The Science Bit: Part 8 – Alzheimer’s Disease

28 01 2011

Alzheimer’s disease is a progressive neurodegenerative disorder that affects almost 30 million people around the world. Characterised by worsening forgetfulness, confusion and mood swings, it is a heartbreaking condition both for the sufferer and for their loved ones. Though there is currently no known cure for Alzheimer’s disease, several scientific breakthroughs have recently been made that provide encouraging insights into the disease and developments in diagnosis.

Alzheimer’s disease, a type of dementia most often seen in people over the age of 65, seems to be caused by the build-up of structures called amyloid plaques and neurofibrillary tangles in the brain. These plaques and tangles are formed from fragments of proteins that would normally be broken down into harmless substances and recycled into new molecules, but a faulty mechanism in people with Alzheimer’s disease seems to cause these protein fragments to bundle together in hard, insoluble structures that lodge in between and around nerve cells in the memory cortex of the brain. As a result of both amyloid plaques and neurofibrillary tangles, the normal transport connections are inactivated and nerve cells begin to die.

A primary research target into understanding more about Alzheimer’s disease is to look at the reasons why these proteins go wrong. Since proteins are the products of genes, genetic investigation is key and so far, at least 4 different genes have been implicated. Researchers are also very interested in the link between Alzheimer’s and Down’s Syndrome, since people with this chromosome disorder tend to age more quickly than most people and also suffer from Alzheimer’s-like symptoms. In fact, a study from the UT Southwestern Medical Center earlier this year (Netzer et al., PLoS One 5(6): e10943) found that reducing the levels of an Alzheimer’s-related protein in the brain seems to improve the ability for mice with a Down’s-like syndrome to learn.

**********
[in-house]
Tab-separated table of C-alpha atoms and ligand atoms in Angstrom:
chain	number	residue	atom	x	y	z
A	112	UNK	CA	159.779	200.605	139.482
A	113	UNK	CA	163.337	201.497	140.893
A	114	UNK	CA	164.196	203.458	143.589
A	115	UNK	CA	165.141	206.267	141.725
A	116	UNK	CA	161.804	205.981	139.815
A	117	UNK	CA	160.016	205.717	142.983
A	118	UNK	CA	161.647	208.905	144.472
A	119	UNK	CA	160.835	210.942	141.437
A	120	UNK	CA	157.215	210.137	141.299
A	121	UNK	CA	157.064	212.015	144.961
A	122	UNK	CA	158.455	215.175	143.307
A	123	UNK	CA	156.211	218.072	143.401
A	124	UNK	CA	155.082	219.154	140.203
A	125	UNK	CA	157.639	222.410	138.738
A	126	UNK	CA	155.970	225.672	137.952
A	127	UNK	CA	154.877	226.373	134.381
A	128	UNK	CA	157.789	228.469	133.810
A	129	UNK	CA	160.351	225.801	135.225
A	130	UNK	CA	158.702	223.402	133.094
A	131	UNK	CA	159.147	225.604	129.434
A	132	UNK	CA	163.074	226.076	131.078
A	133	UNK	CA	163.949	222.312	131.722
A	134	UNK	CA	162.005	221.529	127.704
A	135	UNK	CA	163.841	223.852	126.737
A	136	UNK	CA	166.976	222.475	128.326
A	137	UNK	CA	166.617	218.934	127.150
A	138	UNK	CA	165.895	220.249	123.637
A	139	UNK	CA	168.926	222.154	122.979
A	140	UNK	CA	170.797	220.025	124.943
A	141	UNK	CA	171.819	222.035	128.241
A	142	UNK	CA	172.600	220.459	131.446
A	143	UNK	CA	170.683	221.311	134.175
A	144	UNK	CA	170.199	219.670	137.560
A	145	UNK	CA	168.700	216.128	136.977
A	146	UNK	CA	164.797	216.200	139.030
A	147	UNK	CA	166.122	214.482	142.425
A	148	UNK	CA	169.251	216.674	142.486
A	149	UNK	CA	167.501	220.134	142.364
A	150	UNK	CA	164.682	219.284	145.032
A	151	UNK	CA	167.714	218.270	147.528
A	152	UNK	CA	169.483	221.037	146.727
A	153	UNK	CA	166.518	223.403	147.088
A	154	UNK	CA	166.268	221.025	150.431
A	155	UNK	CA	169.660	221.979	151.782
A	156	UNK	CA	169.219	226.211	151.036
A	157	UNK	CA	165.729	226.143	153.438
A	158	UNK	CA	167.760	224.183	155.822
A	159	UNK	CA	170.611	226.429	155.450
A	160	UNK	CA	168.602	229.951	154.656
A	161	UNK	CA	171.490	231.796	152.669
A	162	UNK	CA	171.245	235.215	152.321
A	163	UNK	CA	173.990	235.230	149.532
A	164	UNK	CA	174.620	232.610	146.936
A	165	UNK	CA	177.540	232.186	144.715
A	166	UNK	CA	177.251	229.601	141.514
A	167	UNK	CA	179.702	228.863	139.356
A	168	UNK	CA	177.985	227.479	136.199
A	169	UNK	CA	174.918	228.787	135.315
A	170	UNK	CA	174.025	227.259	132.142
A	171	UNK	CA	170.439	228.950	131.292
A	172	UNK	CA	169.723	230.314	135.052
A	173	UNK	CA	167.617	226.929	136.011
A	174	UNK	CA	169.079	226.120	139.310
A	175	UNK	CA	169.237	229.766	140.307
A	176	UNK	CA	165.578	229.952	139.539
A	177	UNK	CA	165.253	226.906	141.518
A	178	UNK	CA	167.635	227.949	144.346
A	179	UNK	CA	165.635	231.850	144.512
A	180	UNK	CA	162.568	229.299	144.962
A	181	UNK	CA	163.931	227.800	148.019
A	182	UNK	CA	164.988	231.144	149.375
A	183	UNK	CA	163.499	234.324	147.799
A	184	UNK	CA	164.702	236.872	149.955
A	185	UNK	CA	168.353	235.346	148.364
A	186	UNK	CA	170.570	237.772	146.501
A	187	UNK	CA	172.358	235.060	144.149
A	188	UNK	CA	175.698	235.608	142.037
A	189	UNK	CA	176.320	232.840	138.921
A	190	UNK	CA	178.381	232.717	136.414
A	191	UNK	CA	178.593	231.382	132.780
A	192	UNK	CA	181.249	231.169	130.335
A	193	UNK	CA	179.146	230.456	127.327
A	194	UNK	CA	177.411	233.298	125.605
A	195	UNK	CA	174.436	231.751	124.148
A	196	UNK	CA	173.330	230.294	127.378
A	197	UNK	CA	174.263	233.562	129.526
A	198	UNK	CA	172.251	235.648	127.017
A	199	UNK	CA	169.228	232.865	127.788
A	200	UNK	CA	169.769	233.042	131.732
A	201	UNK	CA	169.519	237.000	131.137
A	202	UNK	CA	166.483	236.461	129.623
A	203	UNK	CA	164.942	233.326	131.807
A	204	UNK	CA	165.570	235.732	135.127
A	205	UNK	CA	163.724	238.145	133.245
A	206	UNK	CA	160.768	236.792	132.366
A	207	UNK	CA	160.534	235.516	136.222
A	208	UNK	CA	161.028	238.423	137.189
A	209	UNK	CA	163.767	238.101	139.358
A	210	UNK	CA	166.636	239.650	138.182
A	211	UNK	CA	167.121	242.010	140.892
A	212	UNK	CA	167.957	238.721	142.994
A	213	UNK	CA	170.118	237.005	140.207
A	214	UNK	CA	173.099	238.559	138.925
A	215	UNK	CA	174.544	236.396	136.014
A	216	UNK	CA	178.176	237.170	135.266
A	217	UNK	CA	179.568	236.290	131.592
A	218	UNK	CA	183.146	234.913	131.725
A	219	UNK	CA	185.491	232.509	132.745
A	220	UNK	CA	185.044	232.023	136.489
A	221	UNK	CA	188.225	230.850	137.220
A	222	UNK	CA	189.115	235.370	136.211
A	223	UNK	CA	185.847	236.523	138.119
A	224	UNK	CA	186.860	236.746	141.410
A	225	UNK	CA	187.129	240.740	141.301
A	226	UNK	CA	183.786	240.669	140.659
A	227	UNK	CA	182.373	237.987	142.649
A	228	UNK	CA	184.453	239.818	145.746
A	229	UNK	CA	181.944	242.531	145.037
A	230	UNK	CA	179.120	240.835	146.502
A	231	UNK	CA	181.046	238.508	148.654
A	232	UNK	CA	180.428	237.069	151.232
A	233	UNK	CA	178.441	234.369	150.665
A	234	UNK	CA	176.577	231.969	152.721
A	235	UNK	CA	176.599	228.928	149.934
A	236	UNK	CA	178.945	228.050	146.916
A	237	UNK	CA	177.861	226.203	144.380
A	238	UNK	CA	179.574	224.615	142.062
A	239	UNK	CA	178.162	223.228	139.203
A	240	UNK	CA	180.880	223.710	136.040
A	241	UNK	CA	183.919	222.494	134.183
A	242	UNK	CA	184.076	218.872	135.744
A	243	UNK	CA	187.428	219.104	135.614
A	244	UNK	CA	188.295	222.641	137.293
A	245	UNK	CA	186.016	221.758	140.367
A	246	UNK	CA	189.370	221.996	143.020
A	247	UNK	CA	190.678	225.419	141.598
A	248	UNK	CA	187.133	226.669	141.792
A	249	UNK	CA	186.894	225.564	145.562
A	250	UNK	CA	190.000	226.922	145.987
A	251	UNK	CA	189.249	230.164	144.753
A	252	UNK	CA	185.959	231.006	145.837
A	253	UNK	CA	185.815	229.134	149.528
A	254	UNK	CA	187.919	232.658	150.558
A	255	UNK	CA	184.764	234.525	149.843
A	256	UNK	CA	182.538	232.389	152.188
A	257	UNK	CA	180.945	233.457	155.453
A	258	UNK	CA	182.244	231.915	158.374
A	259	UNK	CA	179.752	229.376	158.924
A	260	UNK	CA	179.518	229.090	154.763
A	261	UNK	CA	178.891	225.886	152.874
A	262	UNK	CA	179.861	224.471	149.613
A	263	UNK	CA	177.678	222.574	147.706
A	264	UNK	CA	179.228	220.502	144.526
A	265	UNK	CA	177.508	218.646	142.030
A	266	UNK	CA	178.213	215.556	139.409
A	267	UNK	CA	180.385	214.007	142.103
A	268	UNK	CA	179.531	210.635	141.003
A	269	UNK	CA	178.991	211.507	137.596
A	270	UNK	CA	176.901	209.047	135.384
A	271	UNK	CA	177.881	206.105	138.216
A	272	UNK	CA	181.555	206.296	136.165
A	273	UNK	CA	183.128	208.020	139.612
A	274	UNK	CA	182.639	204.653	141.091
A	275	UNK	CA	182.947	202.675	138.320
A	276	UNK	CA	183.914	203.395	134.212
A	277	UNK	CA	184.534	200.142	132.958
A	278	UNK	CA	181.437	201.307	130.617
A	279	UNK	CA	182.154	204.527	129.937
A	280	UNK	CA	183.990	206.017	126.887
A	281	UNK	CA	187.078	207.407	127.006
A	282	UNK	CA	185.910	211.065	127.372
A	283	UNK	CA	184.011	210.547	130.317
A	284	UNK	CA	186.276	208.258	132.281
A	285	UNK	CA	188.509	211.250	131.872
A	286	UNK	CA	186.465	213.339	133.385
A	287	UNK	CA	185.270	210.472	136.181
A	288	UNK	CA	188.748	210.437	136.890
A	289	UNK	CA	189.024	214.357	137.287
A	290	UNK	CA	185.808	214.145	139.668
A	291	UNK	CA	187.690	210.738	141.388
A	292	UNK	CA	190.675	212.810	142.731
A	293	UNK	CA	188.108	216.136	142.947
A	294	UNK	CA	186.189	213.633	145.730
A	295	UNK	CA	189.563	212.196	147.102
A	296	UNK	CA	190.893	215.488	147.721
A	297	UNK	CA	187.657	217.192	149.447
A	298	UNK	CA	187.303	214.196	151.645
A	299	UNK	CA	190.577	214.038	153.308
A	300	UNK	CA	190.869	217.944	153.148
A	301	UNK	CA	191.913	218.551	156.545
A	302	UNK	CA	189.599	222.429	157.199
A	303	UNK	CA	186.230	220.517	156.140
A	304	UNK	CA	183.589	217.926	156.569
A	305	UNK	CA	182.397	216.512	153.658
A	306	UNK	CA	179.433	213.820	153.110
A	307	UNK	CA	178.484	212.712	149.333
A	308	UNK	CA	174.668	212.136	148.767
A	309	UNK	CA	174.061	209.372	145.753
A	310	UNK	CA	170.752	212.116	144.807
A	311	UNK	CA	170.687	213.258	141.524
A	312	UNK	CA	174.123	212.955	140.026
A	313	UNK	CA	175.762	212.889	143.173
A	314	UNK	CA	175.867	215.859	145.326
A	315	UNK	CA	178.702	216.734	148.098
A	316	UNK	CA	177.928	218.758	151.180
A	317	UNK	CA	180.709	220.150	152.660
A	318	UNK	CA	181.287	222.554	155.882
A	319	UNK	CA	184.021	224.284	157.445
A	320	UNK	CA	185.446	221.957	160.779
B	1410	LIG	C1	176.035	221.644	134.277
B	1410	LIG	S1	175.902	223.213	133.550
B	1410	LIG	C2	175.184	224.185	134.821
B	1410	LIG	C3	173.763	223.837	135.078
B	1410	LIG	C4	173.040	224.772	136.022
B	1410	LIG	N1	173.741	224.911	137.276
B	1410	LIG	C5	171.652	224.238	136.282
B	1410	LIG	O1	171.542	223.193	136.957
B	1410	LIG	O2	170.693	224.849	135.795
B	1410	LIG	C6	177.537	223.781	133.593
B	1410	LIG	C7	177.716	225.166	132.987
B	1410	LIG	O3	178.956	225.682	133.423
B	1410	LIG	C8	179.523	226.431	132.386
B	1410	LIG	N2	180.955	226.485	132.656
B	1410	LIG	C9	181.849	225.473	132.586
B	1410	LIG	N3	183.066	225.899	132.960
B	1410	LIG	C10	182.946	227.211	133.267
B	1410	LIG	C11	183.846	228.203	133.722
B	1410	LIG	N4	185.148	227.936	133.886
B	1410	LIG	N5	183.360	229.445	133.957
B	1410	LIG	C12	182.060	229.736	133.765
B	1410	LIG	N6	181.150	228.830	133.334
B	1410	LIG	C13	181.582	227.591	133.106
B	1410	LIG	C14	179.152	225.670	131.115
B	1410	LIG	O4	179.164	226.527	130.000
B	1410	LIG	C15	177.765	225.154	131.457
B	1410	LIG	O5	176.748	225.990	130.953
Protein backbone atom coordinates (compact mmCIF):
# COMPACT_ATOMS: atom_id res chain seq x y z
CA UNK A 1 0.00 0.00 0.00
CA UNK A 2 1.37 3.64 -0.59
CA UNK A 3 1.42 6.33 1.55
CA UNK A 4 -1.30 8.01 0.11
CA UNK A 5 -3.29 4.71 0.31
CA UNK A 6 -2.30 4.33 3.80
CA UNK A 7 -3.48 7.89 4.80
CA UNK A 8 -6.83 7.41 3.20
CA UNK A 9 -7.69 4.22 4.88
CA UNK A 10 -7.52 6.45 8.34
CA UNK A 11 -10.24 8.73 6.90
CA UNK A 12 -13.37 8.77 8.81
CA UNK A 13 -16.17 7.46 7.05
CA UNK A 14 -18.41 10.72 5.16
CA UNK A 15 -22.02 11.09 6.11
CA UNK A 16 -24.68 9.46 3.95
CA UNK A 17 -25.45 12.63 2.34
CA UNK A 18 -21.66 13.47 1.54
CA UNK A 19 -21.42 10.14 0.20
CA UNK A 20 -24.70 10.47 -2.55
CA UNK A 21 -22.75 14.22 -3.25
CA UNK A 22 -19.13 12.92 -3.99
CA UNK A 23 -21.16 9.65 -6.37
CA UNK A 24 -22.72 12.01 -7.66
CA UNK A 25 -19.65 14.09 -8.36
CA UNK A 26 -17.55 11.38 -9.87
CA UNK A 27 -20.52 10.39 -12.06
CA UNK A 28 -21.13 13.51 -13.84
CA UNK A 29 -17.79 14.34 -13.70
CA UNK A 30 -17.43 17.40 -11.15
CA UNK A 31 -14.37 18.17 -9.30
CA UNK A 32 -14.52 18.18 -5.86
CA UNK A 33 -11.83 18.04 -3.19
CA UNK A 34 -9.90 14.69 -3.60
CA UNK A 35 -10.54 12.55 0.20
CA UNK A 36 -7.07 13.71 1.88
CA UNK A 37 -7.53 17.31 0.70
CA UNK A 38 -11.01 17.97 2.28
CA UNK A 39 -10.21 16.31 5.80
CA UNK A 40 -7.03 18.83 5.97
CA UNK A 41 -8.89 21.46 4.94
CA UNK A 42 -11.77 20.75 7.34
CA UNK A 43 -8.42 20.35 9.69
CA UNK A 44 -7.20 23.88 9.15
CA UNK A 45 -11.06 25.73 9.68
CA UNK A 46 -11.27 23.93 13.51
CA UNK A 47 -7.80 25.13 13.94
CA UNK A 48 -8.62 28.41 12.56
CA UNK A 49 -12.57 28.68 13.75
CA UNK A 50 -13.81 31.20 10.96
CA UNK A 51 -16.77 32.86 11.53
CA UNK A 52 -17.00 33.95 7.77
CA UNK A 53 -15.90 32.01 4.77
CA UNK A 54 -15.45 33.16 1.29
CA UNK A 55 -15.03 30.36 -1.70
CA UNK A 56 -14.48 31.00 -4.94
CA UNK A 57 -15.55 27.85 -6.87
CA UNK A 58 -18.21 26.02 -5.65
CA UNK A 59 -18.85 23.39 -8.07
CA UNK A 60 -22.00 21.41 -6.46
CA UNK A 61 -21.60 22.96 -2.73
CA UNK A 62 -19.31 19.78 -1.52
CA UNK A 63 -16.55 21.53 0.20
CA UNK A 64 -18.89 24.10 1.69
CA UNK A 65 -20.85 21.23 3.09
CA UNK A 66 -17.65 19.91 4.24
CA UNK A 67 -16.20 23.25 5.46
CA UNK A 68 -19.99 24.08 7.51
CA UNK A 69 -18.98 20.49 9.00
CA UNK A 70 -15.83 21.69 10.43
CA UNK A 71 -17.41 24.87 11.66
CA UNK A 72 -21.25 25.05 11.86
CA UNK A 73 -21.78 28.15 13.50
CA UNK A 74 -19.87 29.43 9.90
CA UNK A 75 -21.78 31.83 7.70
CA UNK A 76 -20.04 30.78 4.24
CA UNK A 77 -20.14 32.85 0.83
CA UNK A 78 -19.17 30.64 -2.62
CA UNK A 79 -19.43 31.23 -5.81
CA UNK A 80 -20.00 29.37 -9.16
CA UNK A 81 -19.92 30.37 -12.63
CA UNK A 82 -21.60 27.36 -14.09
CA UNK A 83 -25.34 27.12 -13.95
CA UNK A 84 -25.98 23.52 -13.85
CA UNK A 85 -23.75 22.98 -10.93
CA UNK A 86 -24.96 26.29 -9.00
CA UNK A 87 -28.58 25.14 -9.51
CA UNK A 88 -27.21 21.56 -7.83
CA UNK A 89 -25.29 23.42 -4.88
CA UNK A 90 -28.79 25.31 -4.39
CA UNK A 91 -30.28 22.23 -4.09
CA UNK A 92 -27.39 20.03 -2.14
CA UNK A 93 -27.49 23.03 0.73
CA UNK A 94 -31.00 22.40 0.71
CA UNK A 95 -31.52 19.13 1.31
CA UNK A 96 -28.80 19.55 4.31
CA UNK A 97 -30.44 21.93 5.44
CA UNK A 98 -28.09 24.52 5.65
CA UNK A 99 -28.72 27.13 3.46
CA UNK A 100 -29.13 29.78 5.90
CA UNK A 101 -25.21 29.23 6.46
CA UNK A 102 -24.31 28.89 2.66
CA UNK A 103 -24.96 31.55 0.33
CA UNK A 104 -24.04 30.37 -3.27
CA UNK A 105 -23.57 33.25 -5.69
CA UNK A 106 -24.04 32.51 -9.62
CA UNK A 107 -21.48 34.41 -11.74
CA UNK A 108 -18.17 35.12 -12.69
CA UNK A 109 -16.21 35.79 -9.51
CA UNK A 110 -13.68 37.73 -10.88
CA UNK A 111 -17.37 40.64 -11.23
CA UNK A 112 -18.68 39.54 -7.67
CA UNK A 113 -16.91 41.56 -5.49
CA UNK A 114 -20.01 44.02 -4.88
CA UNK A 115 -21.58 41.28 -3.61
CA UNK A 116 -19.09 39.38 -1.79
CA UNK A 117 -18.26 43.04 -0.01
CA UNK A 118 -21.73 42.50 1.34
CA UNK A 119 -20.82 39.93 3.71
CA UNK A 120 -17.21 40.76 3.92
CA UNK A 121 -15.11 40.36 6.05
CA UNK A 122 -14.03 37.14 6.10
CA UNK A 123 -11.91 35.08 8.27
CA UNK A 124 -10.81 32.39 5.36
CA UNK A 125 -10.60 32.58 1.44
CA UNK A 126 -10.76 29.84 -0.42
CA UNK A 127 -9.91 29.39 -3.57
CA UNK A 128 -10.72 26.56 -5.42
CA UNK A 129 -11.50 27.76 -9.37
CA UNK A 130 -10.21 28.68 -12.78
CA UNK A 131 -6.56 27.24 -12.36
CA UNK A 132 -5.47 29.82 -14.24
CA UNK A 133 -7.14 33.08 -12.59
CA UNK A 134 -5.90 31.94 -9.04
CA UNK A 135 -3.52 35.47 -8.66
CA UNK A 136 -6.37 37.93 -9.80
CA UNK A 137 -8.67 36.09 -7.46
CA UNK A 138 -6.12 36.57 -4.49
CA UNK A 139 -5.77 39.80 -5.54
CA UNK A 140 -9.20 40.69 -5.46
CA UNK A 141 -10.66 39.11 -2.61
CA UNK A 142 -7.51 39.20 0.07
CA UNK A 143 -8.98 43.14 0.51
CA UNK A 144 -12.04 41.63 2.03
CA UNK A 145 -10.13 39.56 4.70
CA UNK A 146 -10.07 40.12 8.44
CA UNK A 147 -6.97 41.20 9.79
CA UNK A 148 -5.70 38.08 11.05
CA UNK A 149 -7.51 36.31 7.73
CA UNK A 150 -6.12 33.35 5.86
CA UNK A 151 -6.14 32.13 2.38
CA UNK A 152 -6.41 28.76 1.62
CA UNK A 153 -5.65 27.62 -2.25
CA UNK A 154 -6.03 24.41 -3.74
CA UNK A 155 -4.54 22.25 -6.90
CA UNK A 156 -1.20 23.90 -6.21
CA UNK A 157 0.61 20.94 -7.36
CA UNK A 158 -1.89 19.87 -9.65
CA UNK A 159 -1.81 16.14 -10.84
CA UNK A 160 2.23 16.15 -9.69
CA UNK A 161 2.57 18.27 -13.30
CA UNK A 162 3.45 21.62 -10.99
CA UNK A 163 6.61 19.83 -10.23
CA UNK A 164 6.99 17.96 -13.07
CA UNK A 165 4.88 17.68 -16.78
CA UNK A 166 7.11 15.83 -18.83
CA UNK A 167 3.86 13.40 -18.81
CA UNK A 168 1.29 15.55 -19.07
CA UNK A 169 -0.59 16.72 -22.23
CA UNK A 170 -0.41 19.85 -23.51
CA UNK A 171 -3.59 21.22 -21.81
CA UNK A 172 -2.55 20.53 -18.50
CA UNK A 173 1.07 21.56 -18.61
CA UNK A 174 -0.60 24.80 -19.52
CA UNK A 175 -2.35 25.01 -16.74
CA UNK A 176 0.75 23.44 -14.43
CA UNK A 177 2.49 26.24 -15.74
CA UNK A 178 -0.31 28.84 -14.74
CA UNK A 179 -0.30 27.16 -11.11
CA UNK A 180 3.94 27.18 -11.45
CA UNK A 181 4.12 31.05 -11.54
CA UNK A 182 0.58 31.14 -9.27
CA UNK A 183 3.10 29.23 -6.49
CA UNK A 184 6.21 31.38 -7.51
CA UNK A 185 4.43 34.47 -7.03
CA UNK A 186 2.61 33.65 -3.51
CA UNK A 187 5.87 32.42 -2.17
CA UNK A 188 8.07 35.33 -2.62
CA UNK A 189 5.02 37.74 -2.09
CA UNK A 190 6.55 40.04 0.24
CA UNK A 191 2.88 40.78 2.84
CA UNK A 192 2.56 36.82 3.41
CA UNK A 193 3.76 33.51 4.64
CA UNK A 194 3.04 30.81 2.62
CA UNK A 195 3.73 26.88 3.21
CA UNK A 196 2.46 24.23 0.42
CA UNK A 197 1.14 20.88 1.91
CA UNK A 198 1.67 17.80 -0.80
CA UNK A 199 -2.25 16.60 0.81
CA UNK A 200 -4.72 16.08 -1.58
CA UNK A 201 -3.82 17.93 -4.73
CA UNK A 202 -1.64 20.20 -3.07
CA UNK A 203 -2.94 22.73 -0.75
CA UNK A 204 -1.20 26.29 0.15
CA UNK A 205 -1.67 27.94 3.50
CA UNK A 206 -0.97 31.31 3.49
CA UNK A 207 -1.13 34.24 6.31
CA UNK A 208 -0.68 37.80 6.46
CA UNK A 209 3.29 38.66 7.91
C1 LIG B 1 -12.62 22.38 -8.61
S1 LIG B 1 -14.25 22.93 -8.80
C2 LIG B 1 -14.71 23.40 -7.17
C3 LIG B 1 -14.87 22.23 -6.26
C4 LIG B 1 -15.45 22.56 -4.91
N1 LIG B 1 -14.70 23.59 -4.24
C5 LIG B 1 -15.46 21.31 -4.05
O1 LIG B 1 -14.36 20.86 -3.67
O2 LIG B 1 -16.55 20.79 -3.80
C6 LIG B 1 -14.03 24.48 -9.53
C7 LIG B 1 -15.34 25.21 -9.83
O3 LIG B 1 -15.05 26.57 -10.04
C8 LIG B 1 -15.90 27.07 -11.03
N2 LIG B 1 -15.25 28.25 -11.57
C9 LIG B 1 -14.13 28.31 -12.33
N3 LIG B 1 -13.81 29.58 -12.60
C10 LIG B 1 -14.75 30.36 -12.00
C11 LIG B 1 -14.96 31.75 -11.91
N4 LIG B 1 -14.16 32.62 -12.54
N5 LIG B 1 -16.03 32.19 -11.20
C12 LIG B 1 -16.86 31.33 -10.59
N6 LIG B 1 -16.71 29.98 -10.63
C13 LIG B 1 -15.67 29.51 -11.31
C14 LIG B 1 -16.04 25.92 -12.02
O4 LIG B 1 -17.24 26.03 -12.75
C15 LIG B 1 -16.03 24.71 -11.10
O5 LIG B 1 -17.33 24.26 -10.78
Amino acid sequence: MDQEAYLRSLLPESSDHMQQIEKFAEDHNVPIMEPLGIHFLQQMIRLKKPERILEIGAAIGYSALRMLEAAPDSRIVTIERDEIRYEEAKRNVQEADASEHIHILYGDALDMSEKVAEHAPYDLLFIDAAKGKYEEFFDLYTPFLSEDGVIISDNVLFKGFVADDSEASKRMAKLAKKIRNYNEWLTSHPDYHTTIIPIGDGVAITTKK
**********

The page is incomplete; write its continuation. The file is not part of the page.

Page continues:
Another line of enquiry looks at the relationship between cholesterol and Alzheimer’s disease. Cholesterol is usually thought of a “bad” substance that causes heart disease, but a certain amount of cholesterol is actually essential for the synthesis of the cell membranes. Smaller amounts of excess cholesterol in the blood is usually broken down into chemicals called oxysterols, which in turn are then eliminated in the liver and further broken down into harmless substances. Researchers have discovered that people with Alzheimer’s disease seem to have higher levels of certain types of oxysterols in their blood, which suggests that there may be a connection between a faulty cholesterol metabolism and brain degeneration. Building a profile of the types and levels of oxysterol in a person’s blood may help doctors to diagnose Alzheimer’s more quickly.

The most recent breakthrough in Alzheimer’s research, published in Cell this month (Reddy et al., Cell 144(1), 132-142), comes from a team at the Scripps Research Institute which has developed a new way to identify diseases, including Alzheimer’s disease. Using thousands of different synthetic molecules called “peptoids”, the team were able to identify disease-specific biomarkers in mouse blood samples. It is hoped that now, by passing the technique over to Alzheimer’s experts, further research may one day lead to the development of a simple blood test that will identify these biomarkers for Alzheimer’s disease in individuals who have yet to show symptoms, thus allowing earlier diagnosis and treatment.

The Science Bit: Part 5 – Understanding Down’s Syndrome

26 10 2010